Euphoria, agony, and everything in between. Back and forth, for hours. Those are the emotional memories of ten fathers participating in a Swedish study of first-time fathers in the delivery room.
The objective of the study was to document the experience of childbirth through the father’s eyes. Ten men, each becoming a father for the first time, were asked to re-enact their delivery-room experience and answer open-ended questions describing their experience.
These men became fathers at two hospitals in southwestern Sweden in 2008. Almost all childbirths in Sweden are attended by midwives, not physicians. The study was conducted by researchers at the Institute of Health and Care Sciences at the Sahlgrenska Academy, Goteborg University, in Goteborg, Sweden.
The experiences of the new fathers were found to revolve around four central themes:
- A process into the unknown
- A mutually shared experience
- To guard and support the woman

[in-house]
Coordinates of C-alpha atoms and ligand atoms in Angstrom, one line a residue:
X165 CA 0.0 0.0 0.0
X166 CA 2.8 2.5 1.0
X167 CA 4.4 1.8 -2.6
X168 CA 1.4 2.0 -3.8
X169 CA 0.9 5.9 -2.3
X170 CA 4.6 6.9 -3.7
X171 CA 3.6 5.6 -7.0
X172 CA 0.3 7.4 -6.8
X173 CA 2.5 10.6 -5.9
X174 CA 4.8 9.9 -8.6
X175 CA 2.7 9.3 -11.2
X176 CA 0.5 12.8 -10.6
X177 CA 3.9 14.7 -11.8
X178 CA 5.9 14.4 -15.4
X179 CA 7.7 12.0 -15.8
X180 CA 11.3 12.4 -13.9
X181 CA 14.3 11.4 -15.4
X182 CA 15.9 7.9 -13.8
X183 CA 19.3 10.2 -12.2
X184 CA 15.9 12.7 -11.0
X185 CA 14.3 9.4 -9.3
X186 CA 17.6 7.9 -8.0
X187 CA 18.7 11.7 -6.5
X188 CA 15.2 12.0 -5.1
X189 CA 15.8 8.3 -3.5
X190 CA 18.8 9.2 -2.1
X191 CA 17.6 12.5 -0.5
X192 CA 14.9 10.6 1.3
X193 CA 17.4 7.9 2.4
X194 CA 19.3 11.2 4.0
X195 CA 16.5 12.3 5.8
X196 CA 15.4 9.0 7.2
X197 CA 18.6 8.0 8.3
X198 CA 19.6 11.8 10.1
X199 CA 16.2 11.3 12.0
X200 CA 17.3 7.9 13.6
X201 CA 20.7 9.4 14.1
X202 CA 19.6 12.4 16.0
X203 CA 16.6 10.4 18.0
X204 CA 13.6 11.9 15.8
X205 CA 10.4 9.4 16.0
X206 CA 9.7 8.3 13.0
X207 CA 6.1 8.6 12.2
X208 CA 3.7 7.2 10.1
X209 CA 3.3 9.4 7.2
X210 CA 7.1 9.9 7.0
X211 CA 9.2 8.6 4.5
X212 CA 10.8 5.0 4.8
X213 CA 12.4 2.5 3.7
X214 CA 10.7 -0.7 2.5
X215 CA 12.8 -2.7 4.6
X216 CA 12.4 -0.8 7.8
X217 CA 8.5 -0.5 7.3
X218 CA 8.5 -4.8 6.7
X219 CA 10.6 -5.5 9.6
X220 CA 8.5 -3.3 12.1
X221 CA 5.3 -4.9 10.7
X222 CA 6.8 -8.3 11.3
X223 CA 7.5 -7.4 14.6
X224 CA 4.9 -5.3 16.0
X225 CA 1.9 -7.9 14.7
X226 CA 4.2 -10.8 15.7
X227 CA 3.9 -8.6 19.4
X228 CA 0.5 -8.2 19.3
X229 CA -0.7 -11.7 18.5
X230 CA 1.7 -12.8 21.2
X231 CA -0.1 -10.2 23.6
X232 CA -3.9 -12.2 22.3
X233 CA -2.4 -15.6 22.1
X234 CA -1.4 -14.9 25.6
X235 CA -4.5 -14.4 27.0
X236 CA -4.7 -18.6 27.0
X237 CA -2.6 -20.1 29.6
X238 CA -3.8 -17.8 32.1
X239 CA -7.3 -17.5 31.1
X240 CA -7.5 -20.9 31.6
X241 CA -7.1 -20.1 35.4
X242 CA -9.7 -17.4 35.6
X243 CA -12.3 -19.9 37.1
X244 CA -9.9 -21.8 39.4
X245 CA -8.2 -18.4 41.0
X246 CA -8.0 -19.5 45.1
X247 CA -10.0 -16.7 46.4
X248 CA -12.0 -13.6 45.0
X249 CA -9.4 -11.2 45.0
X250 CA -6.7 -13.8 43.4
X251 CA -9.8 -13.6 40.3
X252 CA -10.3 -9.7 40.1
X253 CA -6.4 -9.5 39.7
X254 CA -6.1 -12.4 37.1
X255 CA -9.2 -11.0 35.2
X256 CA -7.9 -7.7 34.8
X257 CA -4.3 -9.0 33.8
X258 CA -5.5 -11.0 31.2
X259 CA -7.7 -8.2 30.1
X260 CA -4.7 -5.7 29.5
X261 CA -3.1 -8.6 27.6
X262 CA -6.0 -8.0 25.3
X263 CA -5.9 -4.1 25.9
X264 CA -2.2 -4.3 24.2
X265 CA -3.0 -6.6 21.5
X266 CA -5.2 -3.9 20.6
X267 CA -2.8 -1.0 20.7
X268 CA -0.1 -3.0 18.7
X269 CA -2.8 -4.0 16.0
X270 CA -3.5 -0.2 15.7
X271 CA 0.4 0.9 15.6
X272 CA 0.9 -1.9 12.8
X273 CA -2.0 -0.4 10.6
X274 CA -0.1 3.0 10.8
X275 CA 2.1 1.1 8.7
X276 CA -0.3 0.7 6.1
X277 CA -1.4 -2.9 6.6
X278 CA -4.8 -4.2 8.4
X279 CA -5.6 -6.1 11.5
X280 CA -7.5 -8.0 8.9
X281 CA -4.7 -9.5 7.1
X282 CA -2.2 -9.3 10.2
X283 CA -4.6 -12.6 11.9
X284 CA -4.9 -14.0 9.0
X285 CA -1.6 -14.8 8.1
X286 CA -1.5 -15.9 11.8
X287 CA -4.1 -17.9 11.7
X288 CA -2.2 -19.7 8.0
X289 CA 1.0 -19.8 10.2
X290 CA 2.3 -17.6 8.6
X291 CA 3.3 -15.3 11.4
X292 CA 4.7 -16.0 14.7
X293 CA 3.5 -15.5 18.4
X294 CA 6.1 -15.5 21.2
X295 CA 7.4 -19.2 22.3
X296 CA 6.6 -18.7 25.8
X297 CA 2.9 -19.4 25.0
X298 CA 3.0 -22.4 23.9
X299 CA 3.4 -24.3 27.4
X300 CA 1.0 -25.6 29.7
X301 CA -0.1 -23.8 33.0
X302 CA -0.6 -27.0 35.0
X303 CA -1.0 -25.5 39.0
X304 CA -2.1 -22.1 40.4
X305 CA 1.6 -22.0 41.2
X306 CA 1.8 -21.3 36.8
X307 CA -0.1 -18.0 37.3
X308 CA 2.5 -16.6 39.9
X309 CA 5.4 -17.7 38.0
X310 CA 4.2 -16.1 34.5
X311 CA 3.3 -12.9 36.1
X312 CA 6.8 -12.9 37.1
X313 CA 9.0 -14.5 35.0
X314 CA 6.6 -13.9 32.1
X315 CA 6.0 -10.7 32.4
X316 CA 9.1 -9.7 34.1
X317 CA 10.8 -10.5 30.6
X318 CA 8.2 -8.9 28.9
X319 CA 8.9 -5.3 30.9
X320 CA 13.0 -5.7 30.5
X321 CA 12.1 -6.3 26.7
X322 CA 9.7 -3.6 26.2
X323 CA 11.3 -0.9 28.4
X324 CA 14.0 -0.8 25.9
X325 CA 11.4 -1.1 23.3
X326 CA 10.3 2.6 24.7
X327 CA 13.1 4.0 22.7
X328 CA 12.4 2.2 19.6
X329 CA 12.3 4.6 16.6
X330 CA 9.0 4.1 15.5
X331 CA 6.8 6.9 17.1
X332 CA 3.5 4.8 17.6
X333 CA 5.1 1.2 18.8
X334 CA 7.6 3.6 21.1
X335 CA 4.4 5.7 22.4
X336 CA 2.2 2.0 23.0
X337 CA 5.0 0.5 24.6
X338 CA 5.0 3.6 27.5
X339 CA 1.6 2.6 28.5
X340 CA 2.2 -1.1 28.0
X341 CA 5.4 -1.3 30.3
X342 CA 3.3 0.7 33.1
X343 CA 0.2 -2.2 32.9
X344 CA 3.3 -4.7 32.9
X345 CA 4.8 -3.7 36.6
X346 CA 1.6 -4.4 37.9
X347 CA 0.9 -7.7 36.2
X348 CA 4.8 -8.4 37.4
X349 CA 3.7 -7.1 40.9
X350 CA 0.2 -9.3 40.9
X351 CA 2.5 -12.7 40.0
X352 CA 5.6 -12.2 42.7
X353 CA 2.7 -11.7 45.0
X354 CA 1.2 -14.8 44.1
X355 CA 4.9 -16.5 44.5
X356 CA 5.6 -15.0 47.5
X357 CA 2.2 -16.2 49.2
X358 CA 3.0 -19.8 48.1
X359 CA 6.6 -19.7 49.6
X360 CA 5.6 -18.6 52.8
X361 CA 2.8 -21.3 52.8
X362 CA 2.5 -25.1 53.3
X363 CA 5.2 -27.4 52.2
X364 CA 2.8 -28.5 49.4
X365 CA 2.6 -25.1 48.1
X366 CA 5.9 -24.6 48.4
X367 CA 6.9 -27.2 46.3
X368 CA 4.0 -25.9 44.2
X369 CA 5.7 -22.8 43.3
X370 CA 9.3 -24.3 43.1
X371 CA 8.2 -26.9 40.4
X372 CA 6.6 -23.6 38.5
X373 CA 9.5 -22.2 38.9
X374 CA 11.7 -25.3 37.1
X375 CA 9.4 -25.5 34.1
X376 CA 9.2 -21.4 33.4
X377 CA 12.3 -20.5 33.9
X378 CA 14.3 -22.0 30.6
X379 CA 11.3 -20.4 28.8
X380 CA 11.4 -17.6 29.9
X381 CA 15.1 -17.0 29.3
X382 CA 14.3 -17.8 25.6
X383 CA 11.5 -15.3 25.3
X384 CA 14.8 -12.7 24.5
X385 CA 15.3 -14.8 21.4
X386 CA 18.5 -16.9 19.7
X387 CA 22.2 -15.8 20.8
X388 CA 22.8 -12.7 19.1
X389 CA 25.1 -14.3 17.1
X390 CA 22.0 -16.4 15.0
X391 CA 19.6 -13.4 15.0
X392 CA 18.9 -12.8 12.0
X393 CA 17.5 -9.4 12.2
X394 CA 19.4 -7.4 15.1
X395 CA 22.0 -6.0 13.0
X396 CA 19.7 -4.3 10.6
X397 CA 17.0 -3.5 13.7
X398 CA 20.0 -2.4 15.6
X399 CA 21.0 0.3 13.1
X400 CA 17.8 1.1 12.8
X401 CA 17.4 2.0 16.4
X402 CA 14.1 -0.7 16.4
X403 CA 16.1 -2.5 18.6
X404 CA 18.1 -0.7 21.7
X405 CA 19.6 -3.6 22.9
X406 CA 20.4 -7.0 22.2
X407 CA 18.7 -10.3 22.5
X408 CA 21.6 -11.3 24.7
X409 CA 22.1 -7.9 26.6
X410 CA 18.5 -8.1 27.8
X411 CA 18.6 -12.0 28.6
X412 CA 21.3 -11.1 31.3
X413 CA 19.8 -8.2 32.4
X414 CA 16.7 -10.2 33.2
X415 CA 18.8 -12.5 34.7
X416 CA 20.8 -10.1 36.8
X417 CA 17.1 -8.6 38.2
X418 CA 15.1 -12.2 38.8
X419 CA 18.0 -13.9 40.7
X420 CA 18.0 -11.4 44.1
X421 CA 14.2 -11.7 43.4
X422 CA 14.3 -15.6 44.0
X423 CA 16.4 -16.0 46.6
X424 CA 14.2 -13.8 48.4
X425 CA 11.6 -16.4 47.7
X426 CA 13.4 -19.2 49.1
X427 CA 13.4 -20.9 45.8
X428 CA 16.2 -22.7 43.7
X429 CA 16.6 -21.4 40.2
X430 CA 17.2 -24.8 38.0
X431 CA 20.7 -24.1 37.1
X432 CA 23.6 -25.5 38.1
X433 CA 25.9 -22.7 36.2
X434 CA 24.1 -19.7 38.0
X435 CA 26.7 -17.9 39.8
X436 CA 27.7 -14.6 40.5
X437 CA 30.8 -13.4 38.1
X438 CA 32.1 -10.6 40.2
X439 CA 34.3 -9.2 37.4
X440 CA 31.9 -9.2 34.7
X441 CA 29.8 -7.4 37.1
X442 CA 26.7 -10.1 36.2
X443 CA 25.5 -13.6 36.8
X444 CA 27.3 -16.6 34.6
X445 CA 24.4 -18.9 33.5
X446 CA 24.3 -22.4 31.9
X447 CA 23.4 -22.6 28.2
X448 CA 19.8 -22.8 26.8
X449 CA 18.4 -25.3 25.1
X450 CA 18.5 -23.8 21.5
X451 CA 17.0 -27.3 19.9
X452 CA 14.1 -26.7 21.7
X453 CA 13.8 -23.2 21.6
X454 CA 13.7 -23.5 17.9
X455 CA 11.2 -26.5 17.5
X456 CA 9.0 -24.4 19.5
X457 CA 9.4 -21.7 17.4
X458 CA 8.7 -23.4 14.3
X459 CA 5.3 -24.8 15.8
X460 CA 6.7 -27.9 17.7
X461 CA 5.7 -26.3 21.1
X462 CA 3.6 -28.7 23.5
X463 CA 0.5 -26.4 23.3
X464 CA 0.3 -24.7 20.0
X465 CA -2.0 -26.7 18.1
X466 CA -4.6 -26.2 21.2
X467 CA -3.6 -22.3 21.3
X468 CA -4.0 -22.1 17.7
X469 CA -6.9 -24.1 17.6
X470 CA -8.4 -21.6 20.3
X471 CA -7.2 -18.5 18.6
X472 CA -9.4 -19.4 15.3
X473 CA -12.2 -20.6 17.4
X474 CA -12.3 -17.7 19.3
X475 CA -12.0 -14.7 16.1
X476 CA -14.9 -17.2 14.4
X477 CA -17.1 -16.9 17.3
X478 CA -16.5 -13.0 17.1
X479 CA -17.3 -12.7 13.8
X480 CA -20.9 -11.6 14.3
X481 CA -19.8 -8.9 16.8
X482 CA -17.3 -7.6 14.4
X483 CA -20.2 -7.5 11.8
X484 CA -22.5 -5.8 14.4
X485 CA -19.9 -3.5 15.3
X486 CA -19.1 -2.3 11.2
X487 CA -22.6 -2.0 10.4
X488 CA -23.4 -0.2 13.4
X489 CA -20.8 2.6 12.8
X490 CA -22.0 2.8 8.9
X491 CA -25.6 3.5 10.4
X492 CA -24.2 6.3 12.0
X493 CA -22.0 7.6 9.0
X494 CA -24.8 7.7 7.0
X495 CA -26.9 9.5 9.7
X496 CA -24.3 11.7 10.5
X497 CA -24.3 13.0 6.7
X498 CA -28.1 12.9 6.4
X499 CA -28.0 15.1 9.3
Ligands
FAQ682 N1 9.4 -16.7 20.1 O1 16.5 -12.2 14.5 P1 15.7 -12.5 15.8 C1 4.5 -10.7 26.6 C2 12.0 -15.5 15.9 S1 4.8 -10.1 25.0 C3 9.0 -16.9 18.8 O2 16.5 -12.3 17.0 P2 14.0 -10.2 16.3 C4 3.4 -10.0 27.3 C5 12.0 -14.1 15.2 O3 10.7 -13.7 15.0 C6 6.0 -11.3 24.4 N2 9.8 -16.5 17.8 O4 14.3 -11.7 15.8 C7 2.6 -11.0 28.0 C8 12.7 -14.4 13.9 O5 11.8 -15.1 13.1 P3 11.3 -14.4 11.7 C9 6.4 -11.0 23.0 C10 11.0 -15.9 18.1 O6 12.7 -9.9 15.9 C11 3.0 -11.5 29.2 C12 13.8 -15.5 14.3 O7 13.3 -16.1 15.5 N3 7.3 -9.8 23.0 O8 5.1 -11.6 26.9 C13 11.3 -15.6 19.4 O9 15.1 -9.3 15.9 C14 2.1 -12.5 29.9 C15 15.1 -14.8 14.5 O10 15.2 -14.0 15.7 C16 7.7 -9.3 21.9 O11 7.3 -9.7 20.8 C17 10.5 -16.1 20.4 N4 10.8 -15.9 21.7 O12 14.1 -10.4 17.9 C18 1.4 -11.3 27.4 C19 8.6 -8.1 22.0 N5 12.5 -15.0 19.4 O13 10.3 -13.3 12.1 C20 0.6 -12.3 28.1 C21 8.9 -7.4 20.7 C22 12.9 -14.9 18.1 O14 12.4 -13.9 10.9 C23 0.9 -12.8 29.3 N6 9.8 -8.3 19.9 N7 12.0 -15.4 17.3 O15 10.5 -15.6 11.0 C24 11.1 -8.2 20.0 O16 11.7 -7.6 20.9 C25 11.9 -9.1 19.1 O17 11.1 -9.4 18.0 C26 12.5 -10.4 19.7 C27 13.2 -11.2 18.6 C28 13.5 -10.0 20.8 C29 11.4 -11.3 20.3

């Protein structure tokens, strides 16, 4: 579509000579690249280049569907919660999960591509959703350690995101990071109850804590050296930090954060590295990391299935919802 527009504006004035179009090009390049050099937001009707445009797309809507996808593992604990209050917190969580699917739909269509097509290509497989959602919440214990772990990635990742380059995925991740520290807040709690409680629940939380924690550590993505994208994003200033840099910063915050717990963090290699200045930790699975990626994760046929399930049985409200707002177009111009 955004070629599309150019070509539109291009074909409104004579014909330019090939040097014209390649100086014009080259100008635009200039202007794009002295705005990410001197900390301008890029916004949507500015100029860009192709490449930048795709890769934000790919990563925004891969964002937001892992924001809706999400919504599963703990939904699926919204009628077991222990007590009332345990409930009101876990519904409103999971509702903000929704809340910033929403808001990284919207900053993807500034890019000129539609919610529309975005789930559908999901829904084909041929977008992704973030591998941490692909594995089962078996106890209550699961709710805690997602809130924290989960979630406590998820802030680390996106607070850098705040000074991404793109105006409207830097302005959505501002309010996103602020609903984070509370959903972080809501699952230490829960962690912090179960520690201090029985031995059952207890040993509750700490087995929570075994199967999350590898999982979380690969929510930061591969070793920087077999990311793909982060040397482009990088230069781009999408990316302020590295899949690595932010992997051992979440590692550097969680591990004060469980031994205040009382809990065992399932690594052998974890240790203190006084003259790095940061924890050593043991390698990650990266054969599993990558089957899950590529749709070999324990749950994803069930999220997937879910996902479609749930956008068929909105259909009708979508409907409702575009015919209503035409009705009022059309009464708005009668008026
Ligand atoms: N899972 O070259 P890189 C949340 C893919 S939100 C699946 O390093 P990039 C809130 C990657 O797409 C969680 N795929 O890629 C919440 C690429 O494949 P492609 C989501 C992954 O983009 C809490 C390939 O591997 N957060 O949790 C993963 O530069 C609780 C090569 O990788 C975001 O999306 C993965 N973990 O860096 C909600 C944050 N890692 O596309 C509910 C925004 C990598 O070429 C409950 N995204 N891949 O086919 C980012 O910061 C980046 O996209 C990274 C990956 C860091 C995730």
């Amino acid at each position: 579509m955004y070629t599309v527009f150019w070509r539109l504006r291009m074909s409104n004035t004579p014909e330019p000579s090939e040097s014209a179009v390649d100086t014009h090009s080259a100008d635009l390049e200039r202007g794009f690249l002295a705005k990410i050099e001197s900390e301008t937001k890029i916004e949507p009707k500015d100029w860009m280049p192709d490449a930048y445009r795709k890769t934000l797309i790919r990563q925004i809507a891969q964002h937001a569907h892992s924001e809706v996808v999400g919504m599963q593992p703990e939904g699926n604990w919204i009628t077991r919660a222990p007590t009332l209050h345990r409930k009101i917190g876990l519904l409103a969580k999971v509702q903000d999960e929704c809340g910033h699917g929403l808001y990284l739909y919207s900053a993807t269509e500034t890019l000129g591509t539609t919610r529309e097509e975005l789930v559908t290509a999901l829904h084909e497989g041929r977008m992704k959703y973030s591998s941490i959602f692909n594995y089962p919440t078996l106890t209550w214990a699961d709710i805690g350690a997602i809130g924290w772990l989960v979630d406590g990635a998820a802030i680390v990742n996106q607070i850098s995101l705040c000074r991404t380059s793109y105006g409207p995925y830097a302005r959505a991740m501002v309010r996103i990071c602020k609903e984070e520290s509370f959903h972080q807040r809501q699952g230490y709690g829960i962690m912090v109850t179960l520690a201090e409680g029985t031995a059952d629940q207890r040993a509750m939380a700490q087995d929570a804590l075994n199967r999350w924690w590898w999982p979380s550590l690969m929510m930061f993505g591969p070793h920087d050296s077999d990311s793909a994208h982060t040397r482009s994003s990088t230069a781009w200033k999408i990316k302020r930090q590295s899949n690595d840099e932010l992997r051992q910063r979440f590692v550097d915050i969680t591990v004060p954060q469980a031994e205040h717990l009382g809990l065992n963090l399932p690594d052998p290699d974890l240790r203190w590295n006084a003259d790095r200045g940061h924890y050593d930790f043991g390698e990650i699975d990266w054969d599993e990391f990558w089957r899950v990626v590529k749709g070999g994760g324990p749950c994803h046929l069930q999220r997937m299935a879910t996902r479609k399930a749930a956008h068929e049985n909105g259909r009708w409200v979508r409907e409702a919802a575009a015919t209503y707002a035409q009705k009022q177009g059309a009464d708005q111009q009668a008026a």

- In an exposed position with hidden strong emotions
Overall conclusions of the study indicate a mutually shared experience in which the father was heavily involved in the baby’s birth. The midwives working with each couple were reported to be very cooperative of the father’s engagement in the process of childbirth.
The presence of the father and his support and care for the mother throughout the delivery were found to be fulfilling for both partners although some aspects of the experience were particularly painful for the fathers. They cite their biggest emotional difficulties were associated with the following areas:
- The woman’s pain of childbirth
- Fear of the unknown
- The stereotypical role of the man as leader of the family unit
The research team concludes that a father’s participation in the birth of his child is a mutually rewarding experience for the couple. For the best outcome, the father needs to be recognized and included as a valuable part of the birthing team and as a new parent, too.
Source: Premberg Å, Carlsson G, Hellström AL, Berg M. First-Time Fathers’ Experiences of Childbirth -- A Phenomenological Study. Midwifery. 2011 Dec;27(6):848-53. doi: 10.1016/j.midw.2010.09.002. Epub 2010 Oct 16. Web. Retrieved 11 Nov 2013.